At a time when we are continually looking toward the day we open the new hospital, we have not ceased necessary investment in the existing Chandler Hospital. The building has a finite life, but there are certain projects that must be done. We have invested $3-4 million in expanding the emergency department, $3-4 million in a Surgery/PACU expansion, $1 million to renovate the cafeteria, $1.5 million on a NICU expansion, $6 million on the Gill Imaging Suite, and $14 million on a Radiation Medicine expansion at the Roach Building. So, although we have a major construction project underway with the new Chandler Hospital, we haven’t stepped back from investing in the existing hospital.
Our financial plans project that we have to spend around $800 million to position ourselves for top 20 status. Some of this is generated through borrowing, but a substantial portion is paid with cash generated through operations. As we have refined our plans, the financial commitment for phase 1A for the building has grown from $450 million to $525 million. The Board of Trustees has accepted this scope and thinks we can do it. They will also hold us accountable to achieve it in a financially responsible way. This is a huge project by anyone’s standards.
To maintain the confidence of our Board and to achieve our goals, we must continue to be a highly rated organization from a financial perspective and a top performer in the country. We must generate strong bottom lines to be reinvested in the organization. We must be very efficient to achieve our targets, and right now we are not as efficient as we once were.
In 2004, when looking at our staffing per adjusted occupied bed (AOB) we were very efficient with growing patient populations and staffing that had not yet caught up. Now we are an average performer. Chandler has become very busy and we have now grown our employee base more than our patient base. Our FTE/AOB has increased while at the same time our overall patient acuity has gone down. We must adjust our FTE in Chandler. Fortunately, Good Samaritan Hospital will afford us an opportunity to do that painlessly.
Improvements in UK HealthCare’s ambulatory care services are central to our continued success. We have been able to identify additional ambulatory care space with the vacancy of the KMSF building, the impending opening of the new student health building, and the acquisition of Good Samaritan. This will give us the relief of space we need to begin reorganizing space in the Kentucky Clinic building. We have also begun working on improving our support systems. Projects to address our telephone systems, registration, pre-authorizations, and other ambulatory practice operations are underway or in planning. As an organization, we must begin to set standards and expectations that will better serve our patients and referring physicians in an ambulatory care setting.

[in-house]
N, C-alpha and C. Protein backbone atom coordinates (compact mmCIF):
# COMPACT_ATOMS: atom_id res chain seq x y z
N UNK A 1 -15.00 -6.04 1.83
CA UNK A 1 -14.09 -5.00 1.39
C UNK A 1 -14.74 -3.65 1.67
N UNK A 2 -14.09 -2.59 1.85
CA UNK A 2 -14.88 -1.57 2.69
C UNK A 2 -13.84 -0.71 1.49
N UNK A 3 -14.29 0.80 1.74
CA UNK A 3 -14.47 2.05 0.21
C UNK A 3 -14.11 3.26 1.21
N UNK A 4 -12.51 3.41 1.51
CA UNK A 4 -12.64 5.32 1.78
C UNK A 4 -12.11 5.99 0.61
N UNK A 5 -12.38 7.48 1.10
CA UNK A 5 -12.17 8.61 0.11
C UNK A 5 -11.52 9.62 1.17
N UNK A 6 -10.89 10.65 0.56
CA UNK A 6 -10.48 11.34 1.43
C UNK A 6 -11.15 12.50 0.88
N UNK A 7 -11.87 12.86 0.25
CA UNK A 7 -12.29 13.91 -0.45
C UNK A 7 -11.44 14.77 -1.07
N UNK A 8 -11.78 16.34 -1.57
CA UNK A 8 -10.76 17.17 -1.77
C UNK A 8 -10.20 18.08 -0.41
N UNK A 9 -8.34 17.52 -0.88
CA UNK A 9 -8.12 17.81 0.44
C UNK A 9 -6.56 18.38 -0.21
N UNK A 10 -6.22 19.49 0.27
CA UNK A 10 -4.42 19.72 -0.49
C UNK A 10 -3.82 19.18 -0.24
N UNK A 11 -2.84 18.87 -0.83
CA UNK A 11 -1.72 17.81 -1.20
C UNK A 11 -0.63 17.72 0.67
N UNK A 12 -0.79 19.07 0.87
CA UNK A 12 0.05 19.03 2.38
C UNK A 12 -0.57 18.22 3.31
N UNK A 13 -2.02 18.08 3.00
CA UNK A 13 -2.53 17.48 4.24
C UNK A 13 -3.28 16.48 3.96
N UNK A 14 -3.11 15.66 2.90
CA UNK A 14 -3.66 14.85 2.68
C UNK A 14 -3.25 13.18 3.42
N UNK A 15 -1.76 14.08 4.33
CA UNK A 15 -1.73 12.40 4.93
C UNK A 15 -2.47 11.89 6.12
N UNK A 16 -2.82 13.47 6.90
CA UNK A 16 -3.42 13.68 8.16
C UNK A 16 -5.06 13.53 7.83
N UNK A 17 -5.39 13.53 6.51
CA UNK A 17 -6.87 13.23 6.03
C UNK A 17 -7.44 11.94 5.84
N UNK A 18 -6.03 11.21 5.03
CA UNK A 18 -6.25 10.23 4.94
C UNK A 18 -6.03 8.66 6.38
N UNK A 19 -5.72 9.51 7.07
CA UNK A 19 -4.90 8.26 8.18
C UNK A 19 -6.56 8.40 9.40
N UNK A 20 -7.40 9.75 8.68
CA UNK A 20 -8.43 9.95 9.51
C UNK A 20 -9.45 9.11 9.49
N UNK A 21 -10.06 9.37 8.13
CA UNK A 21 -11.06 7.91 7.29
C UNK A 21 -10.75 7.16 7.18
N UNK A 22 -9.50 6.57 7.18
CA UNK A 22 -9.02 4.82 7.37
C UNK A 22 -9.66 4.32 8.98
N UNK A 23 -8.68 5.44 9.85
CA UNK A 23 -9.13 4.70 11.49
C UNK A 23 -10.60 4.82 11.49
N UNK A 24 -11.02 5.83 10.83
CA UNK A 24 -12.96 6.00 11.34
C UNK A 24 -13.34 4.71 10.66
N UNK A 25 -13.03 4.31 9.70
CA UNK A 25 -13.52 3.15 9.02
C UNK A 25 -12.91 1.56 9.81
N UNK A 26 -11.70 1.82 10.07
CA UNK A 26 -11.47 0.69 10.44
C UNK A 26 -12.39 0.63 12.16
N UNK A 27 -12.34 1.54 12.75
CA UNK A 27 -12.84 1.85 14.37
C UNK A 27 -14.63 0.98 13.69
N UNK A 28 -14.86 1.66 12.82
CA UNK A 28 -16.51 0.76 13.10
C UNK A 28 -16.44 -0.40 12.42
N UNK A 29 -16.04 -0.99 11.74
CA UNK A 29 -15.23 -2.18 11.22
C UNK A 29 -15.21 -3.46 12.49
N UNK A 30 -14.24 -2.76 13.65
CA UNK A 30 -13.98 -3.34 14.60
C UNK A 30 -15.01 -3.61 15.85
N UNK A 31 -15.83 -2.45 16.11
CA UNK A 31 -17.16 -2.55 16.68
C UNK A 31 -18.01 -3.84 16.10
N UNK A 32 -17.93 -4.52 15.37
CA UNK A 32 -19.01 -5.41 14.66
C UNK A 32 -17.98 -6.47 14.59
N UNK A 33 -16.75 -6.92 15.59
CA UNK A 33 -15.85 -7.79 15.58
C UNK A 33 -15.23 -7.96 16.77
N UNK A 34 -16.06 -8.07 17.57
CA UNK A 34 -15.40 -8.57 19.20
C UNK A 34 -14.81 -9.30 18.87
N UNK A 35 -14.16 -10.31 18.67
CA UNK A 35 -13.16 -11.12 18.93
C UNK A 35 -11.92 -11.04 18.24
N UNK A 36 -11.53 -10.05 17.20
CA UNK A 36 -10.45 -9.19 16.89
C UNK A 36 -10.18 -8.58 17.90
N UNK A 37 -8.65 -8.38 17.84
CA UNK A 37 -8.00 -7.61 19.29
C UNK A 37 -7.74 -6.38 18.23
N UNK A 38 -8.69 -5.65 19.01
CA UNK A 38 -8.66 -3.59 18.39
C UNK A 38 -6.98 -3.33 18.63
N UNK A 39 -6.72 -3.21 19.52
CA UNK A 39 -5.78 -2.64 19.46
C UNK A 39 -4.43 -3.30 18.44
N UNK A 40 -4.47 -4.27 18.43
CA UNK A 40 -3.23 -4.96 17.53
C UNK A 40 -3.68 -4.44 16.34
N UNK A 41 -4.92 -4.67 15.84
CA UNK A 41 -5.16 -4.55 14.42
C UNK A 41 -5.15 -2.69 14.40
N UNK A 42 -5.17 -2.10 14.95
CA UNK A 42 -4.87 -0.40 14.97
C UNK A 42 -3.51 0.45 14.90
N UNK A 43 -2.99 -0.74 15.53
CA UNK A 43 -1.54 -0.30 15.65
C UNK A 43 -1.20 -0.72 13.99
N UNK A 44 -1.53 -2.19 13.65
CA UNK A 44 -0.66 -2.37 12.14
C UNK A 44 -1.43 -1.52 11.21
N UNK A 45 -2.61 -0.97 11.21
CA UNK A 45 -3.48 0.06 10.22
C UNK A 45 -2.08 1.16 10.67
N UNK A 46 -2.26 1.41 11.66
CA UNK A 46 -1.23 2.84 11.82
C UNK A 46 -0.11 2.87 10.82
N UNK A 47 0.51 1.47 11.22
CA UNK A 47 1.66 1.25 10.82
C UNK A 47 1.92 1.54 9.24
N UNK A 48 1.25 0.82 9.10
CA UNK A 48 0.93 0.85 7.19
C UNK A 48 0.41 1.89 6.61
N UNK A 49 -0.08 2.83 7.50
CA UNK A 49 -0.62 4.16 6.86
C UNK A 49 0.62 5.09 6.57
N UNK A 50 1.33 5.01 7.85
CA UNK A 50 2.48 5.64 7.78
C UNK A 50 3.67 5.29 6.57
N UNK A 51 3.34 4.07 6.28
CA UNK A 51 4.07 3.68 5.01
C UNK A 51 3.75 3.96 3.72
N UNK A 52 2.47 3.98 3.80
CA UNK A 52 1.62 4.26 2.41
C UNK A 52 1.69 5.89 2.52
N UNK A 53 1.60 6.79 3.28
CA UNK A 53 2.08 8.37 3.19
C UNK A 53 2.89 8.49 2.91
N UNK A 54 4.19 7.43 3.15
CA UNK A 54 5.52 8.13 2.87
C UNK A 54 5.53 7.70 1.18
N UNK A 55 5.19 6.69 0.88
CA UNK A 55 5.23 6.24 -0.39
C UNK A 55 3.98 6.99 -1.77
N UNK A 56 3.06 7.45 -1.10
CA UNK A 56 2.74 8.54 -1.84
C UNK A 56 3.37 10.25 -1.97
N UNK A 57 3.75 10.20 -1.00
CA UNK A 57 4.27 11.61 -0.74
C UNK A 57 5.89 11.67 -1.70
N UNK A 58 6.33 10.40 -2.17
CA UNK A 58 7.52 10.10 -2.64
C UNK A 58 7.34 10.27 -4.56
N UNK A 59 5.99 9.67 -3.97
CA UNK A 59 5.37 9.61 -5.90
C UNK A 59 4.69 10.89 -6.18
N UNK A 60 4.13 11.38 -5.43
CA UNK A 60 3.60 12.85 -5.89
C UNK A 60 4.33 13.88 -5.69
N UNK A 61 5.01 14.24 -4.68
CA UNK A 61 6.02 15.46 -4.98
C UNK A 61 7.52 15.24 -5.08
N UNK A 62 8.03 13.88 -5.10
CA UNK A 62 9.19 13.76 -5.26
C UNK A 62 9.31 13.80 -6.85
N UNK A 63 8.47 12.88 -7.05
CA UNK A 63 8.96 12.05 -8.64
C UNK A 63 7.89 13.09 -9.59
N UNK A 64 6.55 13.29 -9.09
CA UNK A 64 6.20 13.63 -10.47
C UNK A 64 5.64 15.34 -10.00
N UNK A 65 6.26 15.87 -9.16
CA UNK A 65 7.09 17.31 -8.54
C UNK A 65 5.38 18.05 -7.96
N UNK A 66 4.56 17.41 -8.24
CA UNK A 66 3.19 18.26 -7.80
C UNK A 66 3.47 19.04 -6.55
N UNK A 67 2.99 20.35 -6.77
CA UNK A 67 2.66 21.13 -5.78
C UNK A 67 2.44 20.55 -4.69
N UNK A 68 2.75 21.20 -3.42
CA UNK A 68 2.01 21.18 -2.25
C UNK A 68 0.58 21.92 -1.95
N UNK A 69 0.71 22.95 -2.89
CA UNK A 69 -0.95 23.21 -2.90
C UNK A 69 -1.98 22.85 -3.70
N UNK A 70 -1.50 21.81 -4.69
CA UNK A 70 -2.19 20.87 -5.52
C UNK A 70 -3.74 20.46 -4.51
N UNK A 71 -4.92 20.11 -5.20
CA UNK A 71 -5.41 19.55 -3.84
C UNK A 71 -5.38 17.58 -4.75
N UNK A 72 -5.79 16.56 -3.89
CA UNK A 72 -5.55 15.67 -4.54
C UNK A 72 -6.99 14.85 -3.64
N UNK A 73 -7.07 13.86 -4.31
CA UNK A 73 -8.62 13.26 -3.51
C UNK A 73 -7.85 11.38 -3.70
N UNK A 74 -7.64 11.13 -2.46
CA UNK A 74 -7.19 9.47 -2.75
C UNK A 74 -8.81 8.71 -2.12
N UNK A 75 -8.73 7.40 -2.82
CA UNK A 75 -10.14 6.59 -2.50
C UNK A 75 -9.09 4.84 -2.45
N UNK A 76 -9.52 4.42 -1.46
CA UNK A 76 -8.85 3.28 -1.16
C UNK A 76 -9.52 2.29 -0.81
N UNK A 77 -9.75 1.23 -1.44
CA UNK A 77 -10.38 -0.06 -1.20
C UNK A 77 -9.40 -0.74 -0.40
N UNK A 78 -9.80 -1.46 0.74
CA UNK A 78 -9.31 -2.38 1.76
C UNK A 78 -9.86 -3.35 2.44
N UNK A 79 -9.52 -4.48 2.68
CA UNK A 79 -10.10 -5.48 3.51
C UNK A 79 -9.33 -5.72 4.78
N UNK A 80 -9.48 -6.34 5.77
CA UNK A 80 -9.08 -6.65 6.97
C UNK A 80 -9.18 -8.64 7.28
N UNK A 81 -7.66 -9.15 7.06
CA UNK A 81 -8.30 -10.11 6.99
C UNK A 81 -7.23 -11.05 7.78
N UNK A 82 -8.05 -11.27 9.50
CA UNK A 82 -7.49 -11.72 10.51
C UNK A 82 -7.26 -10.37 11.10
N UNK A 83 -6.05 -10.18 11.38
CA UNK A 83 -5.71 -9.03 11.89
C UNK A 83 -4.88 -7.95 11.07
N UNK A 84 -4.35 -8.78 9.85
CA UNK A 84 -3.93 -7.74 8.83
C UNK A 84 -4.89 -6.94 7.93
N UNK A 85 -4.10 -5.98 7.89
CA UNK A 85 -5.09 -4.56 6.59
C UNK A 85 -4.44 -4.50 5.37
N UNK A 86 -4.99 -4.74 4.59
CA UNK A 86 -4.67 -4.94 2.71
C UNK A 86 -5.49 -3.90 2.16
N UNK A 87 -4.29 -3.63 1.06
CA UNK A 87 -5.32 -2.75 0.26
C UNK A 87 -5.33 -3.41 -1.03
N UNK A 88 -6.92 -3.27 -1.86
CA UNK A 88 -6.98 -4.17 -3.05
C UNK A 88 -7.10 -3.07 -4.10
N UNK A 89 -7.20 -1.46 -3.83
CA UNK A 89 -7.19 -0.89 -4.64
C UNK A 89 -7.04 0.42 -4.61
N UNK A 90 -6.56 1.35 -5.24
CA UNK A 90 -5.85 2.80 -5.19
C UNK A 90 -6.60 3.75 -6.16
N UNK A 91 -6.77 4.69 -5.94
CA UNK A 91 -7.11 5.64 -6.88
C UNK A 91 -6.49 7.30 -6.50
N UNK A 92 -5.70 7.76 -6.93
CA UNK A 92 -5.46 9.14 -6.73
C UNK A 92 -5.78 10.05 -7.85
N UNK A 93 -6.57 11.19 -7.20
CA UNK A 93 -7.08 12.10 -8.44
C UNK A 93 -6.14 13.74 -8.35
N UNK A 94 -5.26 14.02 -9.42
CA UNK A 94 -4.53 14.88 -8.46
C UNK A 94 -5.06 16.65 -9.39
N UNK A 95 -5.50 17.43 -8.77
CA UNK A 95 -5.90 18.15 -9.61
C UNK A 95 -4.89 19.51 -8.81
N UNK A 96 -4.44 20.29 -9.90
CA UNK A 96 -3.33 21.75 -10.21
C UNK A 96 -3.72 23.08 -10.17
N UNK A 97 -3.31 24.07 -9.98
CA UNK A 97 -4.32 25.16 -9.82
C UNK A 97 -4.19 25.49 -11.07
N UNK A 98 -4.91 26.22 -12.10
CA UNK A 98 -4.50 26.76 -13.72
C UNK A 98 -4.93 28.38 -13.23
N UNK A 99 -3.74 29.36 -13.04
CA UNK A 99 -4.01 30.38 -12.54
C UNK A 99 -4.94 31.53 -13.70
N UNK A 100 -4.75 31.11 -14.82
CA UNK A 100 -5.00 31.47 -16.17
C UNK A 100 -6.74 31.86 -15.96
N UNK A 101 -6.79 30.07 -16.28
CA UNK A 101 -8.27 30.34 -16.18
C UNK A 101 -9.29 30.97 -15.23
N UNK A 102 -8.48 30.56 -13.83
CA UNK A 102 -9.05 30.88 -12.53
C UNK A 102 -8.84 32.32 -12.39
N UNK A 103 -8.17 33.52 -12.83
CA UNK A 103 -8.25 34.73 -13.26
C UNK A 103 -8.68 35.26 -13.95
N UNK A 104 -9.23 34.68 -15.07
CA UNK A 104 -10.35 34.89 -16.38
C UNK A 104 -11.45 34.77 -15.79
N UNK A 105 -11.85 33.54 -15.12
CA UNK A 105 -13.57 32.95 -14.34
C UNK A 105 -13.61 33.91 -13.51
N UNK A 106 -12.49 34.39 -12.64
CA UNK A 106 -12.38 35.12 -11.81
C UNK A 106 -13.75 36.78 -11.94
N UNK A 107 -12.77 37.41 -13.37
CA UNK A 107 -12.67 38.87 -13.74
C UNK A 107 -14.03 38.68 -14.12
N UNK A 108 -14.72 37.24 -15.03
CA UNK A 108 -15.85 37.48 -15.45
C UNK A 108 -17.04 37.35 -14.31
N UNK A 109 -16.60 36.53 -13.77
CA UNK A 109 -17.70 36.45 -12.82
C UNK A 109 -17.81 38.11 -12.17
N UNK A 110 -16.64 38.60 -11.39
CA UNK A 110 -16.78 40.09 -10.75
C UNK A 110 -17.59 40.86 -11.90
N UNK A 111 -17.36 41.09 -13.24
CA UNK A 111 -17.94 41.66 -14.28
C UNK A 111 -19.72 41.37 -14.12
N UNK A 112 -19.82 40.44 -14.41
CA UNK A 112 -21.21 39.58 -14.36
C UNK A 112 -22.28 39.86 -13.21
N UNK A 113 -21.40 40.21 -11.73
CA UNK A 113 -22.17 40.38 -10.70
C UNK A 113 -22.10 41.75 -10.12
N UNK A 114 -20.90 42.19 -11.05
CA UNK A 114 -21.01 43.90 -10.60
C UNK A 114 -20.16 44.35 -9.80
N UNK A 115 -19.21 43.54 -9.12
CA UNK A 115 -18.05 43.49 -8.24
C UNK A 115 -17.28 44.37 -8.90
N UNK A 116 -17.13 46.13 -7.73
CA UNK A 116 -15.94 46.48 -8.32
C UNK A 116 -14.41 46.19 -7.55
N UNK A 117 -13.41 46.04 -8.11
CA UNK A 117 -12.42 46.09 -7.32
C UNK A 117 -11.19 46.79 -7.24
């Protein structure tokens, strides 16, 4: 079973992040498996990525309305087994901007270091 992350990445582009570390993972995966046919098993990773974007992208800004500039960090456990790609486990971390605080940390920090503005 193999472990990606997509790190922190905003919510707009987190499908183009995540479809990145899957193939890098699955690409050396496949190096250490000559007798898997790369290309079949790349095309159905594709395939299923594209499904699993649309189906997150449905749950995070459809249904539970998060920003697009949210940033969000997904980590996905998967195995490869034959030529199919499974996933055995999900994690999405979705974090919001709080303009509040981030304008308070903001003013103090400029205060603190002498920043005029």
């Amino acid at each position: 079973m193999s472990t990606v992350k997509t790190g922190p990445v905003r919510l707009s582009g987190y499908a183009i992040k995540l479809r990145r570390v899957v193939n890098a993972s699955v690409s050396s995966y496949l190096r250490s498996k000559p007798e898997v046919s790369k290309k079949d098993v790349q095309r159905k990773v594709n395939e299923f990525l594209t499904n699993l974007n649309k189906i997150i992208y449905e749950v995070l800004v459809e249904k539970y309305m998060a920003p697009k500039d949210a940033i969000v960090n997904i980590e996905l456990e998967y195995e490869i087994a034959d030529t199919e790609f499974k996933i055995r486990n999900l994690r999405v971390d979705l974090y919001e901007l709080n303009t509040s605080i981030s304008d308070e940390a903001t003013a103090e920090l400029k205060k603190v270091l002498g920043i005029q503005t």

Through all of this growth, we have continued to provide high quality and safe care to our patients. We have been reassured of this with the recent awards from US News and World Report and from Solucient Top 100 Hospitals. Each of you can be very proud of this national recognition.
Not only have we achieved clinically, but we also continue to further our academic mission. The College of Pharmacy is underway with its new building project and a significant next priority for the University is to move forward with another research building similar to the BBSRB. Not only is our academic space being enhanced, but our student populations are making great strides, as well, with the College of Medicine just having admitted its most accomplished medical school class ever. Research activity is making great progress with research funding growing despite tight budgets at the national level.
We have achieved a great deal over the past four years and must continue to stay focused. We must be a high performing organization, fiscally sound and stable, in order to meet our goals. It’s the right thing for Kentucky and it’s the right thing for our patients. In the meantime, because we are now a very busy organization in an intense working environment, folks are putting in hard work days. But, UK HealthCare is a place you can feel good about; it is a place that is secure—and none of what we have achieved could have been possible without each of your efforts.
Michael Karpf, MD
Executive Vice President for Health Affairs
View images of the Hospital Groundbreaking celebration.